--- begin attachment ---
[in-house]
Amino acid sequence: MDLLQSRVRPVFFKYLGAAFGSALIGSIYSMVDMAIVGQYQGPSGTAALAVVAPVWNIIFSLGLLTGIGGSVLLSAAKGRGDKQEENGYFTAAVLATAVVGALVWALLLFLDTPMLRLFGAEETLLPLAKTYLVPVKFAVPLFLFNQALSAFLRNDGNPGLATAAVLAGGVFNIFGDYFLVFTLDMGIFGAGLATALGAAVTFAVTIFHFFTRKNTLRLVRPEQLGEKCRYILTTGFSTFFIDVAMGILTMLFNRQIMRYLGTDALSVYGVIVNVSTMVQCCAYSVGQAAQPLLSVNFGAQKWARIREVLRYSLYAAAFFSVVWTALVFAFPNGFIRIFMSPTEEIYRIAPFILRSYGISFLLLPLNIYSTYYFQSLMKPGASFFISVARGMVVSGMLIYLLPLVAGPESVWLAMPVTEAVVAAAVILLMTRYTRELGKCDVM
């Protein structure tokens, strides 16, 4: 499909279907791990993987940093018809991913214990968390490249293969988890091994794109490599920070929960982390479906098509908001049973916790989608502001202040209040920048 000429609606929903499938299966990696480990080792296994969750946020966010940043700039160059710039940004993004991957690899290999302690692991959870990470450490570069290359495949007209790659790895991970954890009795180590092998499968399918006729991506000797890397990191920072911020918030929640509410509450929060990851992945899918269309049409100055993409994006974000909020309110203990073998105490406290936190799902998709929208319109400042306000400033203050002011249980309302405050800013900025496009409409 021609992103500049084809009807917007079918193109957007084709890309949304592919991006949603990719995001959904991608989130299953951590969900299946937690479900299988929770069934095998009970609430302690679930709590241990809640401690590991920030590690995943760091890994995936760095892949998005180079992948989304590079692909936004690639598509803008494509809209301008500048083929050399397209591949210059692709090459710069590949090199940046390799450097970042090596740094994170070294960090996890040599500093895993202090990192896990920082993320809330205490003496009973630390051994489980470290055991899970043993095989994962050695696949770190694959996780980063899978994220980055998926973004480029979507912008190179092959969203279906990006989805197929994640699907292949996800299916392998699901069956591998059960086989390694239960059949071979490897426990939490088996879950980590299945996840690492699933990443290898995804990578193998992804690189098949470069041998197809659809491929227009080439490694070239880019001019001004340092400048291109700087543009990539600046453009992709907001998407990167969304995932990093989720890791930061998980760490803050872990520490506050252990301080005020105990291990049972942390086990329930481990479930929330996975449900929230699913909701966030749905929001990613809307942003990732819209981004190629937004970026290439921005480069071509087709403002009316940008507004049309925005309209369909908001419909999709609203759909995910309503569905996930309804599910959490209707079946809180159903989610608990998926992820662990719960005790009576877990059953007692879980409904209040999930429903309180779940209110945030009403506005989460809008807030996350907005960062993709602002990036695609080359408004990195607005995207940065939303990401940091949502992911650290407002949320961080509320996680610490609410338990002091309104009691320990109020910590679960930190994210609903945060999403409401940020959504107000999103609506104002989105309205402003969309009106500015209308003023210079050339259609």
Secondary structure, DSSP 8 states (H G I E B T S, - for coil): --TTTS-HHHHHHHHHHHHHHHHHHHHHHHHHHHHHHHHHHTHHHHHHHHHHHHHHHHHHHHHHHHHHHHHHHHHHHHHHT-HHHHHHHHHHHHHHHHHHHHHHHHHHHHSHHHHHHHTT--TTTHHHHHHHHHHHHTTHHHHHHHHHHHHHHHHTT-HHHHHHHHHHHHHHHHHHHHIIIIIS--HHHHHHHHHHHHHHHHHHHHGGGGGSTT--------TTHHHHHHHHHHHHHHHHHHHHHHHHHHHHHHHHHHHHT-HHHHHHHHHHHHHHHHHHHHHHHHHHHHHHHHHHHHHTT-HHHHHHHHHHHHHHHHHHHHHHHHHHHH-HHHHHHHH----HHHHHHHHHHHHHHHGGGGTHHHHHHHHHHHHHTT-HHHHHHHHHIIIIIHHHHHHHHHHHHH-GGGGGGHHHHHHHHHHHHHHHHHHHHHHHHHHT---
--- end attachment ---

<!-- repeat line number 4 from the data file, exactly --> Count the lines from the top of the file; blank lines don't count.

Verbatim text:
Secondary structure, DSSP 8 states (H G I E B T S, - for coil): --TTTS-HHHHHHHHHHHHHHHHHHHHHHHHHHHHHHHHHHTHHHHHHHHHHHHHHHHHHHHHHHHHHHHHHHHHHHHHHT-HHHHHHHHHHHHHHHHHHHHHHHHHHHHSHHHHHHHTT--TTTHHHHHHHHHHHHTTHHHHHHHHHHHHHHHHTT-HHHHHHHHHHHHHHHHHHHHIIIIIS--HHHHHHHHHHHHHHHHHHHHGGGGGSTT--------TTHHHHHHHHHHHHHHHHHHHHHHHHHHHHHHHHHHHHT-HHHHHHHHHHHHHHHHHHHHHHHHHHHHHHHHHHHHHTT-HHHHHHHHHHHHHHHHHHHHHHHHHHHH-HHHHHHHH----HHHHHHHHHHHHHHHGGGGTHHHHHHHHHHHHHTT-HHHHHHHHHIIIIIHHHHHHHHHHHHH-GGGGGGHHHHHHHHHHHHHHHHHHHHHHHHHHT---